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Nursing home told to take no new patients

State officials have stopped a 272-bed nursing home for the indigent from accepting new patients until the owners do a better job caring for patients there now.

The action is the first time in three years an admissions moratorium on a nursing home has been issued in Pinellas County, said Carol King, area supervisor for the state Agency for Health Care Administration. Hillsborough officials say one moratorium has been issued there in the past two years.

The moratorium was handed down May 28 to TLC St. Petersburg at 1735 M.L. King (Ninth) St. S, which cares for the elderly and AIDS patients. The home, formerly known as Wedgewood under different owners, has had a history of troubles with the state.

King said an inspection team in May found deficiencies in the quality of care, nursing, physician services and infection control.

"All of that warranted a moratorium on admissions," King said. "We do not put anyone on a moratorium without a serious concern."

TLC owner Gerard Beaudoin said he looked at the moratorium as an opportunity to make things better. "We're trying to turn it around," Beaudoin said. "Actually, its a mutual thing (the moratorium). I understand and we need to clean it up."

Once the problems are fixed, the facility can begin accepting new patients, King said. She said TLC has been cooperative with the state agency.

Beaudoin said some of the problems found at the nursing home stem from rapid expansion during the spring. In less than two months, the facility opened a northeast wing and added nearly 40 patients, he said.

To take care of new patients, the facility also added new staff as well. "We've hired a lot of people who just came out of school and people just certified (in health care work) so we're trying to do some training," he said.

In addition to the new hiring, remodeling is being done to the building, which went up in 1966. Beaudoin also said administrative offices had to be moved to double-wide mobile homes on the back of the property, causing even more problems.

King said that although she couldn't speak specifically to TLC's problems, rapid expansion can be trouble for almost any nursing home.

"Even when we have brand new ones open, we've told them not to admit (patients) too rapidly _ try to get staff on and trained before admitting new patients," she said.

A report on what the inspectors found in late May was not available Tuesday. King said once TLC officials haved signed the report and sent it back to the agency, she will be able to release more details about the allegations. That could occur early next week.

Right now, the facility has 257 patients, 40 of whom have AIDS, Beaudoin said. All of the patients' care is paid for through Medicaid or Medicare.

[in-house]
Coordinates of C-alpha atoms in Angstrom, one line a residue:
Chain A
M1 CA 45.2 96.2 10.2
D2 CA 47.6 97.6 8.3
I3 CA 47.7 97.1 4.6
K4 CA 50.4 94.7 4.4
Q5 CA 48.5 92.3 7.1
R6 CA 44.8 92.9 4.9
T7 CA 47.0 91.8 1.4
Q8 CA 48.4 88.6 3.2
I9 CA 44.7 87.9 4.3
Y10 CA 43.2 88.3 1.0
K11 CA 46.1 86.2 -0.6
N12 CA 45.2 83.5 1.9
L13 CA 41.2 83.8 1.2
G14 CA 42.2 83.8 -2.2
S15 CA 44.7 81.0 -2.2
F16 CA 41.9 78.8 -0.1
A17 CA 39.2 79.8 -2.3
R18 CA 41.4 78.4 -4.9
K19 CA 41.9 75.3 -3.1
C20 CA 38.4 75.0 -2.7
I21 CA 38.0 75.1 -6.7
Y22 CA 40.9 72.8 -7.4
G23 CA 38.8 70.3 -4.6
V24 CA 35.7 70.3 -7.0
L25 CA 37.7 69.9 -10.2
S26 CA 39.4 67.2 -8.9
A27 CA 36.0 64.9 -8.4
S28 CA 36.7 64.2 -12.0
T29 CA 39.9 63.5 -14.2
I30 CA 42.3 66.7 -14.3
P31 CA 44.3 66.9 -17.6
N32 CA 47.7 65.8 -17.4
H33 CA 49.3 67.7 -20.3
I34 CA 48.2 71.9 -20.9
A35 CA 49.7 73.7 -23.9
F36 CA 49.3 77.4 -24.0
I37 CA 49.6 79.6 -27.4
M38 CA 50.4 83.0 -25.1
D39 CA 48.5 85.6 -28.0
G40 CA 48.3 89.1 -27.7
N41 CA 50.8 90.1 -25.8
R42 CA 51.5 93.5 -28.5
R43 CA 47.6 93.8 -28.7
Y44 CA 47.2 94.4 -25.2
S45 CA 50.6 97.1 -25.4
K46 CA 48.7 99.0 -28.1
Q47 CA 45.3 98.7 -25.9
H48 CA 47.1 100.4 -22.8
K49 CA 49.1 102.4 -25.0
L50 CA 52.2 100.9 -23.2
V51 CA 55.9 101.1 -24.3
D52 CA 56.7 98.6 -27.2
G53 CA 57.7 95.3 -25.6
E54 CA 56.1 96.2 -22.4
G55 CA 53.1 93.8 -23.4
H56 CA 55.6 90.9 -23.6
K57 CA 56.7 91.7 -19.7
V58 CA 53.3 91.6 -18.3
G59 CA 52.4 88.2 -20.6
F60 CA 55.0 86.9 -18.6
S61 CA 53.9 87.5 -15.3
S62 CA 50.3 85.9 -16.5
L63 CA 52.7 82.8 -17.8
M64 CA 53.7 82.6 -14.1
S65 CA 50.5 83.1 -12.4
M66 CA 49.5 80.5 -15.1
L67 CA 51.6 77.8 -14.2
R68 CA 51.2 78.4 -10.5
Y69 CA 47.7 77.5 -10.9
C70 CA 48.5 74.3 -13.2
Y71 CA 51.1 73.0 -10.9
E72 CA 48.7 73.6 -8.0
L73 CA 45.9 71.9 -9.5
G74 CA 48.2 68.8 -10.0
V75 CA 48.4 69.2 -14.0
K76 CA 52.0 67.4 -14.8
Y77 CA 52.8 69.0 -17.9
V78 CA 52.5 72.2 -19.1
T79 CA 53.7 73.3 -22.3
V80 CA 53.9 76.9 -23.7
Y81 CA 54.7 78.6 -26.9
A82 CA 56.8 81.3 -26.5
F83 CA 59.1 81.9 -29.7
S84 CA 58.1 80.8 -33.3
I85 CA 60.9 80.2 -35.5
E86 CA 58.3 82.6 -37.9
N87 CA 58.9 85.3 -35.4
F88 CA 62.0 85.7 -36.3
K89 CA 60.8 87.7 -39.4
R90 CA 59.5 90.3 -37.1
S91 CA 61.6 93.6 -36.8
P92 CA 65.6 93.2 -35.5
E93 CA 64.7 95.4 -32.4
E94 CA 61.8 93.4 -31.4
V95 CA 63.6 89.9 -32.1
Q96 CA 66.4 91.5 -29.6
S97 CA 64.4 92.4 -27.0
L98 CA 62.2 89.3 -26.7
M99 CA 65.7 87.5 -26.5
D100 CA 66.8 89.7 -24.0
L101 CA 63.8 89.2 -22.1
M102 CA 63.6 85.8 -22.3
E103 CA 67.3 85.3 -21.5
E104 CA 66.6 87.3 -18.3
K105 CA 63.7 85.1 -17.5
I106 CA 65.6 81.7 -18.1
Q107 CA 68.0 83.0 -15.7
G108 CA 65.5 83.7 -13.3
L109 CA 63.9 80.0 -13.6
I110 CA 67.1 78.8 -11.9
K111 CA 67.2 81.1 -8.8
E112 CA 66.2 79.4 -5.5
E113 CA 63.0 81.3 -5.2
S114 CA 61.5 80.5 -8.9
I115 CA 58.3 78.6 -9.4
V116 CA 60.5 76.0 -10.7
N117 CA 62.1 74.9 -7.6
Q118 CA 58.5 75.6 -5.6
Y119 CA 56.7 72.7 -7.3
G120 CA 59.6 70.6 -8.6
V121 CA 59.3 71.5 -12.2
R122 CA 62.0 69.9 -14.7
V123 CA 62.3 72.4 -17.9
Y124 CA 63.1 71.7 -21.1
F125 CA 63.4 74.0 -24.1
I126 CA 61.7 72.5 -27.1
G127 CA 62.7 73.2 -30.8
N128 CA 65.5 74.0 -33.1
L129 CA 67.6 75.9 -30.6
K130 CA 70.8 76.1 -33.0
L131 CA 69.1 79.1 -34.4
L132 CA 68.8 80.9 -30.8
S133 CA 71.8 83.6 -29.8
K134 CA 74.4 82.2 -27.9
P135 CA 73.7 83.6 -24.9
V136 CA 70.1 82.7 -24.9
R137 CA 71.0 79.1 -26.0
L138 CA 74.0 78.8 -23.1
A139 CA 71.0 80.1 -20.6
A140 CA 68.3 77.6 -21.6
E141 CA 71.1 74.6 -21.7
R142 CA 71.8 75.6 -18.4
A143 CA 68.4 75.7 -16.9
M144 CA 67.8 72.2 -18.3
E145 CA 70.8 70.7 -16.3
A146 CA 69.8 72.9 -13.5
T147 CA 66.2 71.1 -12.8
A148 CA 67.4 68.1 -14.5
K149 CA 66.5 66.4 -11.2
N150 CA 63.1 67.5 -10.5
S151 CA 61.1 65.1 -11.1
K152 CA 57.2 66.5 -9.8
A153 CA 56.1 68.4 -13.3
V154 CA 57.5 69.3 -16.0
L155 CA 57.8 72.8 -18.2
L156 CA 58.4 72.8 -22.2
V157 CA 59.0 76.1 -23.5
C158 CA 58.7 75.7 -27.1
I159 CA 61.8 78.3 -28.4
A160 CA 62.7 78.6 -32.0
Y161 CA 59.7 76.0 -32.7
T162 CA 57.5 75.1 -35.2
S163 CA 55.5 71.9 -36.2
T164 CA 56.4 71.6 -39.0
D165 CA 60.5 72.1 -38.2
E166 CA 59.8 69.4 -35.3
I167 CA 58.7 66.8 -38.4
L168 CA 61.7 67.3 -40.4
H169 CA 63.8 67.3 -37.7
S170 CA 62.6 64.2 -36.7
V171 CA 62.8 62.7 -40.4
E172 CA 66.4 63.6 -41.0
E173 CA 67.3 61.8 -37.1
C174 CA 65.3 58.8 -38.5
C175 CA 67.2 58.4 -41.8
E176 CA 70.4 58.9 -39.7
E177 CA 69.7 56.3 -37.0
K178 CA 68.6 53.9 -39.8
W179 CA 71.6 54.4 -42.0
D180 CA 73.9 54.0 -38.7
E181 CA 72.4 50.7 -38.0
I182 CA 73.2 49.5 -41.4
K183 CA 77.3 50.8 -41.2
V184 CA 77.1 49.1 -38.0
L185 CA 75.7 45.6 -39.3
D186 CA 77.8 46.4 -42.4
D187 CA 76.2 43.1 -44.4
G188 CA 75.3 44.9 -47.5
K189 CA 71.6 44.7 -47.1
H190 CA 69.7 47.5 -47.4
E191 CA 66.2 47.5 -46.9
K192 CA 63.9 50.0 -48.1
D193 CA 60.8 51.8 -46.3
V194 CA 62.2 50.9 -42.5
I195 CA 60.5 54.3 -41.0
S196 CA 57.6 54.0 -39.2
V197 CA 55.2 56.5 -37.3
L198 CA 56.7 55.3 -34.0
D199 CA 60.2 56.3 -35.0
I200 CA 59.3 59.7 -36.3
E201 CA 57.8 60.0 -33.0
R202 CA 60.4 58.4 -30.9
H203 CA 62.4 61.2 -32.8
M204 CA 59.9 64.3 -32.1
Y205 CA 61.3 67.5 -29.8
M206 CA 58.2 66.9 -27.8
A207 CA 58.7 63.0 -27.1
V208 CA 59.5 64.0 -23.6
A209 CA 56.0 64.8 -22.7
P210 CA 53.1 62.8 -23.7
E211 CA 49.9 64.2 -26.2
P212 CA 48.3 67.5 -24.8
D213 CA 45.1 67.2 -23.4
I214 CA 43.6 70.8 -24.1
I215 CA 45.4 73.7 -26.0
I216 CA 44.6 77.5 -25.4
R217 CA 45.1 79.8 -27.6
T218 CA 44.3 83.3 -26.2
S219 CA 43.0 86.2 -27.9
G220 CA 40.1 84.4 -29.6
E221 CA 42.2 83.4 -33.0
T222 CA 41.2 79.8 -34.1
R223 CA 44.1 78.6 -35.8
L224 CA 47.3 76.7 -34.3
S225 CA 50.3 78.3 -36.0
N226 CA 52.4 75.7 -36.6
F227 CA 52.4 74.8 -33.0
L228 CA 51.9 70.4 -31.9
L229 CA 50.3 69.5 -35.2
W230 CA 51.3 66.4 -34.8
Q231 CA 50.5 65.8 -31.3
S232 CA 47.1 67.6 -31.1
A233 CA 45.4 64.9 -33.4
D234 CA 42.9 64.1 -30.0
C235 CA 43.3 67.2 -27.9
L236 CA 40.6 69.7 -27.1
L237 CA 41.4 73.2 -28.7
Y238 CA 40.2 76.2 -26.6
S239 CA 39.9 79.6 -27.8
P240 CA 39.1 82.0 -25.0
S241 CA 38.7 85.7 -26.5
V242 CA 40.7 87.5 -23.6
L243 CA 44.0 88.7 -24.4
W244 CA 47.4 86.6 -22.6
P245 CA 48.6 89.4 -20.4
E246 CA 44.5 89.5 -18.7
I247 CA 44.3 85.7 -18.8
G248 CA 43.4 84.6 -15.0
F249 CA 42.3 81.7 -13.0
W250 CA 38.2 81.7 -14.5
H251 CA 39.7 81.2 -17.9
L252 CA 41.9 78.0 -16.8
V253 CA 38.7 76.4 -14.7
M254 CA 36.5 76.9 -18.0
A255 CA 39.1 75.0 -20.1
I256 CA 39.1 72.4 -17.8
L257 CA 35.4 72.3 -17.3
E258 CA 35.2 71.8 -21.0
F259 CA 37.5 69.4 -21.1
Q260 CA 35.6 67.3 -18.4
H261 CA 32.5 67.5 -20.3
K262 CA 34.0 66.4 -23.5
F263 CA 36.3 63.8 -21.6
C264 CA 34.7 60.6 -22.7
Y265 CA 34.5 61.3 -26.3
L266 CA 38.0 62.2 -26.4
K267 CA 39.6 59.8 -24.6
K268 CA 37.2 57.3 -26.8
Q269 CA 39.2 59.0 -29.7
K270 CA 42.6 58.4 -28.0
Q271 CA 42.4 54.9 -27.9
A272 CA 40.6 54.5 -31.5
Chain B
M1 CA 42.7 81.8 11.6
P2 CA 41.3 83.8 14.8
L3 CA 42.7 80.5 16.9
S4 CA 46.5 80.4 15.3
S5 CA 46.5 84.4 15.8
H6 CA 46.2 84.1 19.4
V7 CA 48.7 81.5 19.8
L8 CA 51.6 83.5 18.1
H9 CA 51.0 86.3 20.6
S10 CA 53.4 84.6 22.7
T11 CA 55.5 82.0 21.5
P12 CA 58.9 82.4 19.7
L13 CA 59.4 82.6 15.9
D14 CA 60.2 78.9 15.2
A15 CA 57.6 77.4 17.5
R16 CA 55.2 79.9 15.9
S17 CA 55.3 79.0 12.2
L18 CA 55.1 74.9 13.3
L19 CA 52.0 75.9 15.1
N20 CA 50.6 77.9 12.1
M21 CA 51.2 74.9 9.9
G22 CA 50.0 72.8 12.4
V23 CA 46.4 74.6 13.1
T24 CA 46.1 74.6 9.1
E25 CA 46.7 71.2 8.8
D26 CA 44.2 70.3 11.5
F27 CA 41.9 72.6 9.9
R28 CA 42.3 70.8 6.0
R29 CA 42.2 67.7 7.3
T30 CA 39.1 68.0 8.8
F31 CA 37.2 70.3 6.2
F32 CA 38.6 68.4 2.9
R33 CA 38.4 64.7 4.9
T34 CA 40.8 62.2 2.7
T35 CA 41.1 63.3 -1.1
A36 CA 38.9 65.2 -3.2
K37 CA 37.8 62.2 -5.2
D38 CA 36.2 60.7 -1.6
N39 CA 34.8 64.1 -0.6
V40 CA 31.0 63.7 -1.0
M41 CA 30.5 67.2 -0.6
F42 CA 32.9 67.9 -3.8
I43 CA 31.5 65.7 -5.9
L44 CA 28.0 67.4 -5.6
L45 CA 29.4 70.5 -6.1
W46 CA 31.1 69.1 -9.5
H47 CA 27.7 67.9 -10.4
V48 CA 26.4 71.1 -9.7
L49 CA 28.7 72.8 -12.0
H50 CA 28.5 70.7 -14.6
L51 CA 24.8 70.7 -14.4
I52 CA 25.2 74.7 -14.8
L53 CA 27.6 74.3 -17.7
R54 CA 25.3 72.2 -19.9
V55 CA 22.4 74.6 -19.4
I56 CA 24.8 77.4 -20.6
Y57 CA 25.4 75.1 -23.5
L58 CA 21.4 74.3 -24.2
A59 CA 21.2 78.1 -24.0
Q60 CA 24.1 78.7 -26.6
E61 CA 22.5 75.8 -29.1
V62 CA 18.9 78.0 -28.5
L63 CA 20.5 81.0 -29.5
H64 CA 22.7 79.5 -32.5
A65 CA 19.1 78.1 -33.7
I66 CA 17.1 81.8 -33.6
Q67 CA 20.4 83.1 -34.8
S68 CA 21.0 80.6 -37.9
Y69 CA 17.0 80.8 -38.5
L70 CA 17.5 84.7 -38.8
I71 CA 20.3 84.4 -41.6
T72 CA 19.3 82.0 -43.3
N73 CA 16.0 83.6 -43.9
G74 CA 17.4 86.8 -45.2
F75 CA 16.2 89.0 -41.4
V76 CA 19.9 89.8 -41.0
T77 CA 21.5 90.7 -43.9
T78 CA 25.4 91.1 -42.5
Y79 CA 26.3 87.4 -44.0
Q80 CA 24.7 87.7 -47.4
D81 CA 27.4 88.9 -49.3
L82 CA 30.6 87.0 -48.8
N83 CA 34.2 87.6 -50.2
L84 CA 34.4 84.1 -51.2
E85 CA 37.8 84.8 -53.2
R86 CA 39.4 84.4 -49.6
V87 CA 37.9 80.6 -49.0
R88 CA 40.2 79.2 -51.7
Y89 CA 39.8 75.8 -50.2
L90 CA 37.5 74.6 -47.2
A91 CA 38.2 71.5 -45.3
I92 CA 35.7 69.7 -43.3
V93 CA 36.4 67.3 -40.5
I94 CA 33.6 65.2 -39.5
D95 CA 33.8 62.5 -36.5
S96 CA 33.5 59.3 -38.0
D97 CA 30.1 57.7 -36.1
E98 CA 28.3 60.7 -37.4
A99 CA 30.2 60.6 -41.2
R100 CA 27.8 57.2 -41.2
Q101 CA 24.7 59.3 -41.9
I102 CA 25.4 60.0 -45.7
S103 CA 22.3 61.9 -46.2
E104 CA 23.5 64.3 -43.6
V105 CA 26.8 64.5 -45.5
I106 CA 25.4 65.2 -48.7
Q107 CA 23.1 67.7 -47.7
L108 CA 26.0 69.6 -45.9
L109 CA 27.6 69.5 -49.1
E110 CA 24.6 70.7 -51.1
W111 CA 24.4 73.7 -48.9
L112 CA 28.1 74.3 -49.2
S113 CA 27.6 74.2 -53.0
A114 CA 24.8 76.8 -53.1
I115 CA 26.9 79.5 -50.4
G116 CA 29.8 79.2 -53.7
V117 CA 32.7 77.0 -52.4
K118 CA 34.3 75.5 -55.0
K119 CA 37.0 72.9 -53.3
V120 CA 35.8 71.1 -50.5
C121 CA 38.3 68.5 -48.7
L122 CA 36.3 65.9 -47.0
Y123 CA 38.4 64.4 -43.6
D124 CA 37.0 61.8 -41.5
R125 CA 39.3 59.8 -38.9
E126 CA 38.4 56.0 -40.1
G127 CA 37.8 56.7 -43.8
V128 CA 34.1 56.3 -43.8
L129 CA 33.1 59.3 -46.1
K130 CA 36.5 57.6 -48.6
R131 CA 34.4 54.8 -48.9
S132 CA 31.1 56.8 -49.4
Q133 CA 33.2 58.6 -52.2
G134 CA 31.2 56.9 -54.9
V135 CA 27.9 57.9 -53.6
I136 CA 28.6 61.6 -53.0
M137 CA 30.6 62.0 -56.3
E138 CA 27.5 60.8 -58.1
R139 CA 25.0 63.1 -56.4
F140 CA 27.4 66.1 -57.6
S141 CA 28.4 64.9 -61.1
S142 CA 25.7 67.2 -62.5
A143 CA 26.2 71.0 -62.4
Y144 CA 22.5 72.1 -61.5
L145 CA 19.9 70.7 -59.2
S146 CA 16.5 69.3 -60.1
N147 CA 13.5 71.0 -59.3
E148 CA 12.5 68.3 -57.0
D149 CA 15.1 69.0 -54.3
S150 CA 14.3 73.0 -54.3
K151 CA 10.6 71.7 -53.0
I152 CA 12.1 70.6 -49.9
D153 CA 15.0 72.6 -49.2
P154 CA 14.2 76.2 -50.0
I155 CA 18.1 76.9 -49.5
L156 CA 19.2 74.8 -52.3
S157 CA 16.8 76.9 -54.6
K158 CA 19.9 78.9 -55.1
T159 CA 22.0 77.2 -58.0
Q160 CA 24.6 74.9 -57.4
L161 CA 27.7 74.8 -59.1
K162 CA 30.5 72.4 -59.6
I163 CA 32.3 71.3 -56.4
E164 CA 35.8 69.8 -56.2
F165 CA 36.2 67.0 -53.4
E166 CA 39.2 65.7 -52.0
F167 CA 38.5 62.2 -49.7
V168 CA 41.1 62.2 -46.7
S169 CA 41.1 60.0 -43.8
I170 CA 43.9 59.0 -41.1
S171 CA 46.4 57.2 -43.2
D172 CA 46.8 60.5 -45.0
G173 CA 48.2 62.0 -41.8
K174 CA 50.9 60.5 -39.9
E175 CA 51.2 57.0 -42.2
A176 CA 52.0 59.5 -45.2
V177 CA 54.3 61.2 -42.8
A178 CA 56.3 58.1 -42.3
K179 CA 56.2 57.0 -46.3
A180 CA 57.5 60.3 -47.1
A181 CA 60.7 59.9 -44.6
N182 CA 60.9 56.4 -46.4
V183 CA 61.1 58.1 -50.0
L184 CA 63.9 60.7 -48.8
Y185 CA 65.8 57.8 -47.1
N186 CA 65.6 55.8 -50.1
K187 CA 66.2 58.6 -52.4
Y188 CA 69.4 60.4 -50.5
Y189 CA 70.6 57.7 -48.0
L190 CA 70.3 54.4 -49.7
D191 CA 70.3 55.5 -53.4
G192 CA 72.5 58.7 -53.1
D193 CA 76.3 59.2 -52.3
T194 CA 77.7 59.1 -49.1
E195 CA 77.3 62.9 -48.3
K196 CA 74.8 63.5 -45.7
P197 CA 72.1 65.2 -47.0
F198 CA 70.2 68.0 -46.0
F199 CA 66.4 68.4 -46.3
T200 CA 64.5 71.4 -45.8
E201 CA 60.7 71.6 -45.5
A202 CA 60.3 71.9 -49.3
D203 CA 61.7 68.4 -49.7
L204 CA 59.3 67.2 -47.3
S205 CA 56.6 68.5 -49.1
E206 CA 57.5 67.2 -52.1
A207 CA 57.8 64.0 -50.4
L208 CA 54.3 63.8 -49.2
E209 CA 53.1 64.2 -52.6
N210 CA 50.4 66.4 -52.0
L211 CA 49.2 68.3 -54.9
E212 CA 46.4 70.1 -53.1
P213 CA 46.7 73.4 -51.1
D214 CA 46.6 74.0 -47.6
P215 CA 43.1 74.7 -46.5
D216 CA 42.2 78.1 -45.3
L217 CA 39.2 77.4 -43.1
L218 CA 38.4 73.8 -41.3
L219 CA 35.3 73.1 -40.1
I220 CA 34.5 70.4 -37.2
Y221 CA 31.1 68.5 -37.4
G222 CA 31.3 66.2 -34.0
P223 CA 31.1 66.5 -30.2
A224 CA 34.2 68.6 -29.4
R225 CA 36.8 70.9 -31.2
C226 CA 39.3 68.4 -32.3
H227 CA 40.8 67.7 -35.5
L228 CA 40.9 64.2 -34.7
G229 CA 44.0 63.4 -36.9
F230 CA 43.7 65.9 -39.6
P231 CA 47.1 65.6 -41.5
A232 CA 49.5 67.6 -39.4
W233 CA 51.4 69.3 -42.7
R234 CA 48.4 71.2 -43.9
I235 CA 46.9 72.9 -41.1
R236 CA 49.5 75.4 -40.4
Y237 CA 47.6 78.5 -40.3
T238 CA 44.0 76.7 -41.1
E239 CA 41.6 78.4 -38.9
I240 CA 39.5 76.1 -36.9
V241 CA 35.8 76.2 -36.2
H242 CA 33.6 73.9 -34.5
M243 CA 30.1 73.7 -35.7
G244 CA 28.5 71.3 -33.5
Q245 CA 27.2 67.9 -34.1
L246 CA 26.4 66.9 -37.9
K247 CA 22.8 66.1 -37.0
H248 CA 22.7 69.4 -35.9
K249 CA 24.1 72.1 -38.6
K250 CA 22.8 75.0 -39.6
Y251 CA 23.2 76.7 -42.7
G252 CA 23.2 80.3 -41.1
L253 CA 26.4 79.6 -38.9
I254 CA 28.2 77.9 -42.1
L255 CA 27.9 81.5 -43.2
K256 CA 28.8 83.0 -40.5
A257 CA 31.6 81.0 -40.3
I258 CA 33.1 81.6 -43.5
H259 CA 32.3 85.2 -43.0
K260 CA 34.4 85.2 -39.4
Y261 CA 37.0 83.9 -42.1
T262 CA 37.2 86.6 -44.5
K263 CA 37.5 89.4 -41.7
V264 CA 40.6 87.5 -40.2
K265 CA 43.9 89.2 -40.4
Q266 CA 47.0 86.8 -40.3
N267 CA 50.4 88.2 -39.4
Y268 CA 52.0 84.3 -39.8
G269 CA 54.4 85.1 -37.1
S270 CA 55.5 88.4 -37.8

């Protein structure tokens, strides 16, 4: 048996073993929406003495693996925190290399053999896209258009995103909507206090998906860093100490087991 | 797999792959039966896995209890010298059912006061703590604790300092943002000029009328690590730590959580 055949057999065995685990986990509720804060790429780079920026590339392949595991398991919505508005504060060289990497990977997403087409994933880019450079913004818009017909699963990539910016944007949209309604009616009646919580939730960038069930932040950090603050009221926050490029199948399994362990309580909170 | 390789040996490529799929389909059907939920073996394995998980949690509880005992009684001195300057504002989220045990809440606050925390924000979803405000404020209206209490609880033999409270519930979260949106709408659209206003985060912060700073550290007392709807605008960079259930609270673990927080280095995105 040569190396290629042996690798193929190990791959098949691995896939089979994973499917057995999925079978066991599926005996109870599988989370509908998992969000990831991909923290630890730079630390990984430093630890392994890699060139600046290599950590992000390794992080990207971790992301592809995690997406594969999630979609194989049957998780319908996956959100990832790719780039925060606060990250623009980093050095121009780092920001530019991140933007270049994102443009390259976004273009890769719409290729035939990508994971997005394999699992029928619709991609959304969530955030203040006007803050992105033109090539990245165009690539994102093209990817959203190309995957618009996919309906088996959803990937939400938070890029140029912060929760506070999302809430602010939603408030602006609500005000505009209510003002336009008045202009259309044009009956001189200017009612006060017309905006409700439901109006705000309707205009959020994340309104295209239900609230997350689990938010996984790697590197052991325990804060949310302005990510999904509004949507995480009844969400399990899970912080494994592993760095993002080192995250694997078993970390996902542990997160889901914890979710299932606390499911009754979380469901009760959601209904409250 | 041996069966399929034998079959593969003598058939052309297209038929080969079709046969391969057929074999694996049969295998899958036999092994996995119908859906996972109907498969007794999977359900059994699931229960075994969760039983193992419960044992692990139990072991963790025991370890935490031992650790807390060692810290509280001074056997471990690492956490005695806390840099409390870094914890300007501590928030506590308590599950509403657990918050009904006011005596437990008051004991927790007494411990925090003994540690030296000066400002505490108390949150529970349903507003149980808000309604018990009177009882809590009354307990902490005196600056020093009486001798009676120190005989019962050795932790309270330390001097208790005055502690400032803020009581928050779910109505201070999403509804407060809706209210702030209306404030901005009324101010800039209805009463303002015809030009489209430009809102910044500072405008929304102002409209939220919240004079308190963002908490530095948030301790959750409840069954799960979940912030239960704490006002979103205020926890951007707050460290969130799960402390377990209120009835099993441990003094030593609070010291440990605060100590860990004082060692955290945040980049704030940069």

AIDS patients bring the home $171.35 per day, state officials say. The nursing home is paid $90.43 per day for others. Beaudoin said he expects to lose between 20 and 30 patients before the the moratorium is lifted, which he anticipates being this summer. He said the facility should be able to replace the patients relatively quickly when admissions are re-opened.

Meanwhile, Beaudoin has resigned from the Community Alliance of Pinellas for AIDS (CAPA), a non-profit corporation devoted to assisting AIDS patients.

CAPA said in a news release Tuesday that "the board of CAPA encouraged and accepted the resignation of Mr. Beaudoin," as well as the group's executive director. "Upon advice of counsel we are not at liberty to discuss any information, due to potential litigation."

Ed Hughes, president of CAPA, said CAPA has probably referred "two or three" patients to TLC. He said he didn't think Beaudoin's presence on the board amounted to a conflict of interest.

"I haven't seen him try to influence us in any way," regarding TLC, he said.

Luis Moreno, client representative for CAPA, said, "I would never, ever refer a client to TLC based on Mr. Beaudoin's association (with CAPA)."

The nursing home has seen its share of trouble. At one point, it was called Wedgewood Health Care and run by different owners. Complaints ranged from failure to keep proper paperwork to patients lying in excrement to patients given the wrong treatments in the late 1980s.

In October 1987, the state imposed a moratorium on Wedgewood that lasted a year. The number of patients dropped from 200 to fewer than 60.

New owners changed the name to TLC St. Petersburg, but at the end of 1989, state officials imposed a moratorium on the home because of improper nursing care, inadequate infection control and improper supervision of the nursing staff, officials said then.

According to health care administration records, the facility has had trouble with inspections several times during the past two years. The problems included failure to:

Document social services activities involving residents.

Provide private closet space in each room and privacy curtains for patients in multibed rooms.

Health care officials have levied at least two fines against the facility in the past two years; one for $2,750 in October 1992 and a second for $1,750 in January 1993.

Beaudoin said he hopes to get rid of the nursing home's latest problems by mid-July once round-the-clock training is finished. He said the facility has had a standard license for two years as an indication that the home has been run adequately.

"The facility as a whole has gotten away from the Wedgewood days," he said.

_ Staff writer Curtis Krueger contributed to this report.